The key to arthritis management is early diagnosis and treatment to prevent further joint destruction and maximize functional ability. Osteoarthritis (OA) and rheumatoid arthritis (RA) are two common types of arthritis that the primary care provider must differentiate, in terms of diagnosis and treatment. Effective and non-invasive strategies for early detection and disease identification are sorely needed.
Growing evidence suggests that RA has a correlation with oral microbiome and may be affected by its dynamic variations. The Chinese group of Bin Chen has published on Scientific Reports1 an interesting evaluation of the oral cavity microbiome in 332 subjects. The study assessed the oral microbiome in saliva samples from 110 RA patients, 67 OA patients and 155 healthy subjects and identified several structural differences indicated as novel potential biomarkers for a non-invasive arthritis screening.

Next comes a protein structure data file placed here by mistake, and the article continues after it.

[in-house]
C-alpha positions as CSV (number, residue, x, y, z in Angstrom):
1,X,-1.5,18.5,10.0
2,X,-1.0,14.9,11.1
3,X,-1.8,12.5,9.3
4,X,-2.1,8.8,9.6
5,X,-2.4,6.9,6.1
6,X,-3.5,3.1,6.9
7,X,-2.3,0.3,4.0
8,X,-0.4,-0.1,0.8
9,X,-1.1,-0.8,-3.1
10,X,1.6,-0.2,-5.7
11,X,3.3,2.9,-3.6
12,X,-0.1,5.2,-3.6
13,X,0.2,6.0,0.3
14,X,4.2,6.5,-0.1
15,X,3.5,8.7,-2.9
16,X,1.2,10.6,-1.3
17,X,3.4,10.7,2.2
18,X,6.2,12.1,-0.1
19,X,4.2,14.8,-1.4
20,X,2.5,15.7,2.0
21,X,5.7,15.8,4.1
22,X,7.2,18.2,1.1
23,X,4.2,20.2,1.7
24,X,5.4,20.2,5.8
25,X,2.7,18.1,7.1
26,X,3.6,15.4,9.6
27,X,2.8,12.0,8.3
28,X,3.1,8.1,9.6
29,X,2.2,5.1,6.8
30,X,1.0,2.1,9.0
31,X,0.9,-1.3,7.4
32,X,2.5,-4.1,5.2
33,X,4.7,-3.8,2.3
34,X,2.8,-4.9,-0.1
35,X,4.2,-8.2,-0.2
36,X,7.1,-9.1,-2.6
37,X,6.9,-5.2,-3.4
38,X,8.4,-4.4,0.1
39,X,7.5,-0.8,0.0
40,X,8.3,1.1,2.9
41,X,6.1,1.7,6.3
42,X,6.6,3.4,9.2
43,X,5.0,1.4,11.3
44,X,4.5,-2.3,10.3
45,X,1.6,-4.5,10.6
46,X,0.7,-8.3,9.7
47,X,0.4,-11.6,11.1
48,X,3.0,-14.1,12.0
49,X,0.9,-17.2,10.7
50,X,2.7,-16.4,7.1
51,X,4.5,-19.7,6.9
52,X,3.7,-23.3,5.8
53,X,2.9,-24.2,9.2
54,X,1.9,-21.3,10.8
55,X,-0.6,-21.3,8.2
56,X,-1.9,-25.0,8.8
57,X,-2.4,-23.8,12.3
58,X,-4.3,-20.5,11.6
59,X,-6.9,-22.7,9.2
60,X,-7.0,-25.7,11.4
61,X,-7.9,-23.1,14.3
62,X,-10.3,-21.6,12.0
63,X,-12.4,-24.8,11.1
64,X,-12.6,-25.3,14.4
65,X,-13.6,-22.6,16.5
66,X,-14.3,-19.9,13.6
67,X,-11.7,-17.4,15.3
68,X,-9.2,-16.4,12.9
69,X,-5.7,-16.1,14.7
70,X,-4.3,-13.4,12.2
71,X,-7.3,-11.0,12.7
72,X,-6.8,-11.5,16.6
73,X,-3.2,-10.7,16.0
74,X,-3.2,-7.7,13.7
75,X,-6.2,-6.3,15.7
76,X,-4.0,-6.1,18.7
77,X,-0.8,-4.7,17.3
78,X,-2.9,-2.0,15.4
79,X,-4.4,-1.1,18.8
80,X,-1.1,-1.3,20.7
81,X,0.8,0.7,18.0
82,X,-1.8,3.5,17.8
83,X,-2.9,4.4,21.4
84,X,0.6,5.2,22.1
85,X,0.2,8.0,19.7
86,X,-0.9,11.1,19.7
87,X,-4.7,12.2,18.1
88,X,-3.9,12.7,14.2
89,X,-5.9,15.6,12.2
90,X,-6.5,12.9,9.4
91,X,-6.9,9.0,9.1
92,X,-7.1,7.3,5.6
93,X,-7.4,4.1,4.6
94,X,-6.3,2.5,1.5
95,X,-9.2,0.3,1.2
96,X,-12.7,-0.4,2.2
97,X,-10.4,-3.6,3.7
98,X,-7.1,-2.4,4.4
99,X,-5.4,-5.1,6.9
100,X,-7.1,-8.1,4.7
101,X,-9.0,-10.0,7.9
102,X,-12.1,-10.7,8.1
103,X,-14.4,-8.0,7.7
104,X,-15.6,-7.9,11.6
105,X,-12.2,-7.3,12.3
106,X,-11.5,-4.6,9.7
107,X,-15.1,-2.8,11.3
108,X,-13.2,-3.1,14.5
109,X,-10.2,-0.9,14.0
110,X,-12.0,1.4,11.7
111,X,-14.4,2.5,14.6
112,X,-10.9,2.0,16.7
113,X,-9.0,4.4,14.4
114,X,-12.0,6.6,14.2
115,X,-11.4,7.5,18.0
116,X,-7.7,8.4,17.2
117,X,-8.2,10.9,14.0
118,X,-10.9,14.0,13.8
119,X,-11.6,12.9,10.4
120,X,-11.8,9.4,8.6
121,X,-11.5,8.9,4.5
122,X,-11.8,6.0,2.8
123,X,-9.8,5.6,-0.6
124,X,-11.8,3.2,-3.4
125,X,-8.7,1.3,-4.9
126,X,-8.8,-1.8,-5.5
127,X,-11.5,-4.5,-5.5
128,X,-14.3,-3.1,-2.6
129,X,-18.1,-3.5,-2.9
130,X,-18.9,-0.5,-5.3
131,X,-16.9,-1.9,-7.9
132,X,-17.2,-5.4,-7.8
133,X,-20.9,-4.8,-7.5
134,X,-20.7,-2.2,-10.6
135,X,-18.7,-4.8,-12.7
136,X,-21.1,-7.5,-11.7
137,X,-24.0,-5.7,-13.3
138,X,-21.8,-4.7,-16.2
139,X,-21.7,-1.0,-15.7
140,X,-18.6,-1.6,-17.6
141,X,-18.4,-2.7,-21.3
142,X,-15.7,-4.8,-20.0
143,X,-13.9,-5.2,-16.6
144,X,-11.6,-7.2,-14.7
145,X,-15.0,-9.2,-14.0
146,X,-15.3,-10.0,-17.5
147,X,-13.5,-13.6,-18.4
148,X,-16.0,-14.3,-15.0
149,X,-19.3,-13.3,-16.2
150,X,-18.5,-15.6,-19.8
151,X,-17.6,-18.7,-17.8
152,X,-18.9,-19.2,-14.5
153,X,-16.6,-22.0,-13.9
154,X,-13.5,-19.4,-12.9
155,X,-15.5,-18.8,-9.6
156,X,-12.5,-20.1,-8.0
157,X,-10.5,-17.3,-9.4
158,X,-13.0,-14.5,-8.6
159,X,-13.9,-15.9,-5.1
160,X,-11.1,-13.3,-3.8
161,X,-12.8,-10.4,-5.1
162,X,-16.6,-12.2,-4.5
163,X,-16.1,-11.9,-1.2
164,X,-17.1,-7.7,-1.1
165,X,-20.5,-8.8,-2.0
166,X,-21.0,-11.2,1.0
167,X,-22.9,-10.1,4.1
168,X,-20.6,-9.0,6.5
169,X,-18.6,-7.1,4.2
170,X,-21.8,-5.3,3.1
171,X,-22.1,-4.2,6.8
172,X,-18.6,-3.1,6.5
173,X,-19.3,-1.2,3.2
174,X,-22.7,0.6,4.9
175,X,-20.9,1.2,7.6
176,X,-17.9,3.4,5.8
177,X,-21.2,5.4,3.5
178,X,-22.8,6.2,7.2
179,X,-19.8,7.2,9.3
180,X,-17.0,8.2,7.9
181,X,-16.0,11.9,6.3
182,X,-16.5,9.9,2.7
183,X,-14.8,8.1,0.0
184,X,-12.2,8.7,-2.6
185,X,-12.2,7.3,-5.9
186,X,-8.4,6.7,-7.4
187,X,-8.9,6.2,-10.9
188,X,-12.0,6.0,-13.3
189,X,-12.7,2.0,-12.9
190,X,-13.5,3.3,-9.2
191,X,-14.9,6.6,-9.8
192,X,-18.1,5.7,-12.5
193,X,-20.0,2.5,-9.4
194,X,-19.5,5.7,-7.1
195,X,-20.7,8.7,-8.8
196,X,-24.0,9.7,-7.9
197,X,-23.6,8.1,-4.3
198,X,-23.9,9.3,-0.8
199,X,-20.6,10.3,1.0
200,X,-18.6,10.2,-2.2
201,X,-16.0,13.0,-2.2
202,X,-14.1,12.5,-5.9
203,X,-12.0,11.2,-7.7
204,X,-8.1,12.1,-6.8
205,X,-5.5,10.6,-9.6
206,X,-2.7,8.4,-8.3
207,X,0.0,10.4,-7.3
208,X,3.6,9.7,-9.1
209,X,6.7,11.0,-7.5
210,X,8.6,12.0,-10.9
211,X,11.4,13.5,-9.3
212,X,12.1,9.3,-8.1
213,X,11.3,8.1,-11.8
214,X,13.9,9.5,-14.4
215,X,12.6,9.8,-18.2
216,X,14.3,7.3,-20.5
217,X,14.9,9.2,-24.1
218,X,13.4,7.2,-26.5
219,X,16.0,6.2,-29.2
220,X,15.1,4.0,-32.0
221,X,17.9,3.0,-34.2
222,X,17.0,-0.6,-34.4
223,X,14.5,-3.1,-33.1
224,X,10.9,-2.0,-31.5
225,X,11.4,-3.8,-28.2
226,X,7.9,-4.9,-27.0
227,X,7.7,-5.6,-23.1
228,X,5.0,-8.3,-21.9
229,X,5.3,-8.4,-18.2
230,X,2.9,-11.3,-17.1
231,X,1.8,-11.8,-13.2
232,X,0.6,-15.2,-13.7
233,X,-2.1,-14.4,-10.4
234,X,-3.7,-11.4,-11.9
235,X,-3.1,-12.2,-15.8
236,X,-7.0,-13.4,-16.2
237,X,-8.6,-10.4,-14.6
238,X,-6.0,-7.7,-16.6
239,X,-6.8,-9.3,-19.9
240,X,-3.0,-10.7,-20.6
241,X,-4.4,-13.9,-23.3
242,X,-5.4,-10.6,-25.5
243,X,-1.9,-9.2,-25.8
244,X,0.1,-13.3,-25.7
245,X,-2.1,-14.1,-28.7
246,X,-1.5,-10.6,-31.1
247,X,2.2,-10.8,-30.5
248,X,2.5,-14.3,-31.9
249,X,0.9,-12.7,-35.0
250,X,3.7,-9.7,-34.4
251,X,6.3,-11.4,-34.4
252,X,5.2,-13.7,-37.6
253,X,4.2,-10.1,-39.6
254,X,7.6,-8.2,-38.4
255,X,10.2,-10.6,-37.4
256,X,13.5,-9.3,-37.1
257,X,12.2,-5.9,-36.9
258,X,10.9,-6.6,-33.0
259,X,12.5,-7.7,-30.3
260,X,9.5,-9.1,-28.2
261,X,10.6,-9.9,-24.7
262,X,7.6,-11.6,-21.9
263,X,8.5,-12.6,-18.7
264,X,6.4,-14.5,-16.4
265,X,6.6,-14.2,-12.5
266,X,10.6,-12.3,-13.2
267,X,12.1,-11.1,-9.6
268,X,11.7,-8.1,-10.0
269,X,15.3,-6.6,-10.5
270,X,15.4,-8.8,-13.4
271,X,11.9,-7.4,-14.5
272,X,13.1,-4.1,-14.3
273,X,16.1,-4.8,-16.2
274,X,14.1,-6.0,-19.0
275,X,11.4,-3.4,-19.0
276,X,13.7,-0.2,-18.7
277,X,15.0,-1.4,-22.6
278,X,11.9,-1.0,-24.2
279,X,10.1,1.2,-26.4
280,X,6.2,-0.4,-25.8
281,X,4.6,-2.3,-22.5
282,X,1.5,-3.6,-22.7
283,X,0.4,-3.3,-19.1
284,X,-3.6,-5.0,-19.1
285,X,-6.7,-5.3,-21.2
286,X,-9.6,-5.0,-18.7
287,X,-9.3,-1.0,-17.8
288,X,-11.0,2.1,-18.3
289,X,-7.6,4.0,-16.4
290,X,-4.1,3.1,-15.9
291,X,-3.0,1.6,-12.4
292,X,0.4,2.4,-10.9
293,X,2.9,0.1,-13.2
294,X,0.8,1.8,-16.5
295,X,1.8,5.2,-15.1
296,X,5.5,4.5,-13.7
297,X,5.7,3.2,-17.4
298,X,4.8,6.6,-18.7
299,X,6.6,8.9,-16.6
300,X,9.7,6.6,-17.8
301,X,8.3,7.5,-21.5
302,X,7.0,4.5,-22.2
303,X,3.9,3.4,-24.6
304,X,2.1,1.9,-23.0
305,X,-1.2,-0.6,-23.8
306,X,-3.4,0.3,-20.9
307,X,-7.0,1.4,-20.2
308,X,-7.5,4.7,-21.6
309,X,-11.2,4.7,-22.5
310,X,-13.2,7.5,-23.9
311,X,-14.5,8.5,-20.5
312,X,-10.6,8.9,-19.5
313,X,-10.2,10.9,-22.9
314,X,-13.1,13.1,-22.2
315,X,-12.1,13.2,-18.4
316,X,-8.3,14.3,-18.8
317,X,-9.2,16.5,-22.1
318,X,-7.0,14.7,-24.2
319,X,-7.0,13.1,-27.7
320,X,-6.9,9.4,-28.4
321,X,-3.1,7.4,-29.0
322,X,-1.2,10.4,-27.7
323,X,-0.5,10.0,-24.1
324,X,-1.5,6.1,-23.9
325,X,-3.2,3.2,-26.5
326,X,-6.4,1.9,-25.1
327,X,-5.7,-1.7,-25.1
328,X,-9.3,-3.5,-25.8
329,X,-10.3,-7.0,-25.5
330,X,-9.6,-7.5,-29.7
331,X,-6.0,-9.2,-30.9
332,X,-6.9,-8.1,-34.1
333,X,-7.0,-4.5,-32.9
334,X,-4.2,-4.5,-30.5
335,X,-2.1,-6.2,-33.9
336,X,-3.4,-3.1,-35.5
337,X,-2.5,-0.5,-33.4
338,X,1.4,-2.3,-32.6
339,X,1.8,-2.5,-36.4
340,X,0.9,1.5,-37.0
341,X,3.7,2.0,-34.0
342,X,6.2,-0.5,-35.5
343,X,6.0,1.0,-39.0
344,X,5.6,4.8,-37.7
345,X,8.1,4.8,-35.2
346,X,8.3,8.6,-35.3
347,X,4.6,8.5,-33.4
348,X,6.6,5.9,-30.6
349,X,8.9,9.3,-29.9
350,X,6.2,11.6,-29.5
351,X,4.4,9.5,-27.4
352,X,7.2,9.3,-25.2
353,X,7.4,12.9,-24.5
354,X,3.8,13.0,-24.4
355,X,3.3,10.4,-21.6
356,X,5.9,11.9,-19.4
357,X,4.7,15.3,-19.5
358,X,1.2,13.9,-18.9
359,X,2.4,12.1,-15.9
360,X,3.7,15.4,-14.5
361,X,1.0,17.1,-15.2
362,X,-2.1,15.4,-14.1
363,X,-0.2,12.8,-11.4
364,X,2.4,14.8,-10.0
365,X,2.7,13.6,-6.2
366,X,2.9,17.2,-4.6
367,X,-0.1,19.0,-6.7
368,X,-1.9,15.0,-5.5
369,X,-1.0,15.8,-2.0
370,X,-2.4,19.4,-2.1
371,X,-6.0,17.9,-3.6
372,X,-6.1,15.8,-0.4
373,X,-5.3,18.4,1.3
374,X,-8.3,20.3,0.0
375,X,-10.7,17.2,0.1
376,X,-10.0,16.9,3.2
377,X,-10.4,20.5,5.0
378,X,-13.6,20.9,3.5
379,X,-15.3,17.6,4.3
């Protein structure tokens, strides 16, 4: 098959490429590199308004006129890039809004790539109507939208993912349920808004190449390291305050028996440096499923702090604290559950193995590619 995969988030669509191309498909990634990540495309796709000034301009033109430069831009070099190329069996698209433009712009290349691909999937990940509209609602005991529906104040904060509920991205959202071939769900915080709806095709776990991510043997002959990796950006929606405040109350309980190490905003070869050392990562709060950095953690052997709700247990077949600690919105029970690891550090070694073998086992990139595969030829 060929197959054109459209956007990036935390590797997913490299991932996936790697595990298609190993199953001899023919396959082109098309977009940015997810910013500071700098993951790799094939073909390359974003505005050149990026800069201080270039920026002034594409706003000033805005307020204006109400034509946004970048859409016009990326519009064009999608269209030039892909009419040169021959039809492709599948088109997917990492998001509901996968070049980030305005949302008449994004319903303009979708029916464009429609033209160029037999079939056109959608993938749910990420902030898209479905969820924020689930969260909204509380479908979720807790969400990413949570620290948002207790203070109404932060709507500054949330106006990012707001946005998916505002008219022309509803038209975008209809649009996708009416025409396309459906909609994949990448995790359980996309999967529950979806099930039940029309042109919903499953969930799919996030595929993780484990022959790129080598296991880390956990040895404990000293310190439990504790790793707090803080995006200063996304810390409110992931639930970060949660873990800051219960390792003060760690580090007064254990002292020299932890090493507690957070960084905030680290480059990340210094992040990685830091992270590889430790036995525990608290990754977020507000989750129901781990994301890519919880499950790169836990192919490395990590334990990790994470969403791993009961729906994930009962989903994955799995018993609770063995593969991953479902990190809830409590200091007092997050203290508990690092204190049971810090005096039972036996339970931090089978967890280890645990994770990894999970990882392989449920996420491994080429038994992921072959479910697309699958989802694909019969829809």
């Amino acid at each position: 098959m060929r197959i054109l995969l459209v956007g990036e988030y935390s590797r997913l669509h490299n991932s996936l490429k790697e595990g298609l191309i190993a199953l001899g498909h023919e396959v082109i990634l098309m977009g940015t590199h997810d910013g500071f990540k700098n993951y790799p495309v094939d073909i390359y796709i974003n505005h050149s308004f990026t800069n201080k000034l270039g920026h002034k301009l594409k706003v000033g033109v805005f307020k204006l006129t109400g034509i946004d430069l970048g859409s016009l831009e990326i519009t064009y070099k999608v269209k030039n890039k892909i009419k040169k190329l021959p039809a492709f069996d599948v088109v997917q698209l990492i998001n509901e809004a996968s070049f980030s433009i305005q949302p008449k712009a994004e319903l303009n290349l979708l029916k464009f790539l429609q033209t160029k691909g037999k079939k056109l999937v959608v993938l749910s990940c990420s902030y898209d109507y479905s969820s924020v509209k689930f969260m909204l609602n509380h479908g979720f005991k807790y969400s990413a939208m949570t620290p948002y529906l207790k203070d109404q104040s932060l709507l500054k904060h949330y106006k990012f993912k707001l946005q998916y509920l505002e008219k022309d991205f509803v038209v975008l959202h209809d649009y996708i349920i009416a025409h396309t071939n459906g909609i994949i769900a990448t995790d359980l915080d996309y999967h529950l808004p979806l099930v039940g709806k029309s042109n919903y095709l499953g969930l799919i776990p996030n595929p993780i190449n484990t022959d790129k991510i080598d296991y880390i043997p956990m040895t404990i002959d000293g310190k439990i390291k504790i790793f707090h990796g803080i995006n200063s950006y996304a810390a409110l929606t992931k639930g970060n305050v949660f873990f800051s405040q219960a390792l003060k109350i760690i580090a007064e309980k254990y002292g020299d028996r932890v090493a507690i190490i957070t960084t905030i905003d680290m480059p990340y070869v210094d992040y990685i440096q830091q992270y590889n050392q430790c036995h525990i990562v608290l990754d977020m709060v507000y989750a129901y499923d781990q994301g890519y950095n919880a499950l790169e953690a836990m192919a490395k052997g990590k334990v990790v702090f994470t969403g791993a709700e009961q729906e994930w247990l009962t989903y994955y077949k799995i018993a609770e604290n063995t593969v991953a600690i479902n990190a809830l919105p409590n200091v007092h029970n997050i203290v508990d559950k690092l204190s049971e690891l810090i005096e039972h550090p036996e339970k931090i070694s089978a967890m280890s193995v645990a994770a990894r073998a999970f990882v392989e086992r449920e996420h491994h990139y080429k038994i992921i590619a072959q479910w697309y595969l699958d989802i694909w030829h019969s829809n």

The result was the identification of eight oral bacterial biomarkers to differentiate rheumatoid arthritis from osteoarthritis, thus suggesting the possibility of using the oral microbiome test as an informative source for discovering non-invasive biomarkers for arthritis pathologies but also for screening of arthritis.
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